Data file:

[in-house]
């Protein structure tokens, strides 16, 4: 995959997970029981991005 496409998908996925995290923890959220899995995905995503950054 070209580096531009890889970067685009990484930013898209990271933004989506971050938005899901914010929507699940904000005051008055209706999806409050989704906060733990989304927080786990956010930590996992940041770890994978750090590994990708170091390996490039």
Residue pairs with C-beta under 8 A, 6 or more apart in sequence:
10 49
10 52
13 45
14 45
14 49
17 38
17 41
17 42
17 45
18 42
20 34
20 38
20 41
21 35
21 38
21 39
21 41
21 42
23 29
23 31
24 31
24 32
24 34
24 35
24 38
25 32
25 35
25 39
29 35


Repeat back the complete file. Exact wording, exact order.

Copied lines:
[in-house]
């Protein structure tokens, strides 16, 4: 995959997970029981991005 496409998908996925995290923890959220899995995905995503950054 070209580096531009890889970067685009990484930013898209990271933004989506971050938005899901914010929507699940904000005051008055209706999806409050989704906060733990989304927080786990956010930590996992940041770890994978750090590994990708170091390996490039």
Residue pairs with C-beta under 8 A, 6 or more apart in sequence:
10 49
10 52
13 45
14 45
14 49
17 38
17 41
17 42
17 45
18 42
20 34
20 38
20 41
21 35
21 38
21 39
21 41
21 42
23 29
23 31
24 31
24 32
24 34
24 35
24 38
25 32
25 35
25 39
29 35